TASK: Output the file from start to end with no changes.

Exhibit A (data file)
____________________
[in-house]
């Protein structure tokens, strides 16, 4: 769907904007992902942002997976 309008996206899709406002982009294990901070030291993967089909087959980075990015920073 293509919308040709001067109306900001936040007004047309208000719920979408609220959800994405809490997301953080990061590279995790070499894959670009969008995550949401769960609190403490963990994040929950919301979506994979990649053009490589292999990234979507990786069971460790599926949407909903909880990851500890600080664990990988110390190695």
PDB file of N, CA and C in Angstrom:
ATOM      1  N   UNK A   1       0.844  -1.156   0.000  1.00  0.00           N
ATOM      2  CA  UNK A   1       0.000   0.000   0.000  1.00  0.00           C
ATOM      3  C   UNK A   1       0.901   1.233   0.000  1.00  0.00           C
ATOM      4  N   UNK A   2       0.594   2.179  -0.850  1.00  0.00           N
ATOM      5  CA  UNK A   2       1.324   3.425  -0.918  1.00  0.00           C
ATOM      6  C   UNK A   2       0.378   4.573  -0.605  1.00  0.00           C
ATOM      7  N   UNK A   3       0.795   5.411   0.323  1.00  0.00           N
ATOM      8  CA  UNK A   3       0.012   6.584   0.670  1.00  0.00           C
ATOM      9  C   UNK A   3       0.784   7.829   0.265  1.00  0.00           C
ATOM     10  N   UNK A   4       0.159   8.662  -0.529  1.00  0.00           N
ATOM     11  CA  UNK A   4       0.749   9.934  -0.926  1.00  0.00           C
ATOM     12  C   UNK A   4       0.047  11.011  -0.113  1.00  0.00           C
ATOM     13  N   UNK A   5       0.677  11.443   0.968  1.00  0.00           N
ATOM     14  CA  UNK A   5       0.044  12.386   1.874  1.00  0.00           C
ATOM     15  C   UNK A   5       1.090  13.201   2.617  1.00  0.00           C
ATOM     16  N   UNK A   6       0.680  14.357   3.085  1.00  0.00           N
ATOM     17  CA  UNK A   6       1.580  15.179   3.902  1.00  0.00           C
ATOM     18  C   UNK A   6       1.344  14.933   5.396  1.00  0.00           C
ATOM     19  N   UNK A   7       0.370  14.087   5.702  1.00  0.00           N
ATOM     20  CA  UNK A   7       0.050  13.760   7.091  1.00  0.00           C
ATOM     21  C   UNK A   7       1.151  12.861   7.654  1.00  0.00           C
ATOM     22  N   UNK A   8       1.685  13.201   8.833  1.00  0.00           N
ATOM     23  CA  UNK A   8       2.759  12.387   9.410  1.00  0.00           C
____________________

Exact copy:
[in-house]
């Protein structure tokens, strides 16, 4: 769907904007992902942002997976 309008996206899709406002982009294990901070030291993967089909087959980075990015920073 293509919308040709001067109306900001936040007004047309208000719920979408609220959800994405809490997301953080990061590279995790070499894959670009969008995550949401769960609190403490963990994040929950919301979506994979990649053009490589292999990234979507990786069971460790599926949407909903909880990851500890600080664990990988110390190695």
PDB file of N, CA and C in Angstrom:
ATOM      1  N   UNK A   1       0.844  -1.156   0.000  1.00  0.00           N
ATOM      2  CA  UNK A   1       0.000   0.000   0.000  1.00  0.00           C
ATOM      3  C   UNK A   1       0.901   1.233   0.000  1.00  0.00           C
ATOM      4  N   UNK A   2       0.594   2.179  -0.850  1.00  0.00           N
ATOM      5  CA  UNK A   2       1.324   3.425  -0.918  1.00  0.00           C
ATOM      6  C   UNK A   2       0.378   4.573  -0.605  1.00  0.00           C
ATOM      7  N   UNK A   3       0.795   5.411   0.323  1.00  0.00           N
ATOM      8  CA  UNK A   3       0.012   6.584   0.670  1.00  0.00           C
ATOM      9  C   UNK A   3       0.784   7.829   0.265  1.00  0.00           C
ATOM     10  N   UNK A   4       0.159   8.662  -0.529  1.00  0.00           N
ATOM     11  CA  UNK A   4       0.749   9.934  -0.926  1.00  0.00           C
ATOM     12  C   UNK A   4       0.047  11.011  -0.113  1.00  0.00           C
ATOM     13  N   UNK A   5       0.677  11.443   0.968  1.00  0.00           N
ATOM     14  CA  UNK A   5       0.044  12.386   1.874  1.00  0.00           C
ATOM     15  C   UNK A   5       1.090  13.201   2.617  1.00  0.00           C
ATOM     16  N   UNK A   6       0.680  14.357   3.085  1.00  0.00           N
ATOM     17  CA  UNK A   6       1.580  15.179   3.902  1.00  0.00           C
ATOM     18  C   UNK A   6       1.344  14.933   5.396  1.00  0.00           C
ATOM     19  N   UNK A   7       0.370  14.087   5.702  1.00  0.00           N
ATOM     20  CA  UNK A   7       0.050  13.760   7.091  1.00  0.00           C
ATOM     21  C   UNK A   7       1.151  12.861   7.654  1.00  0.00           C
ATOM     22  N   UNK A   8       1.685  13.201   8.833  1.00  0.00           N
ATOM     23  CA  UNK A   8       2.759  12.387   9.410  1.00  0.00           C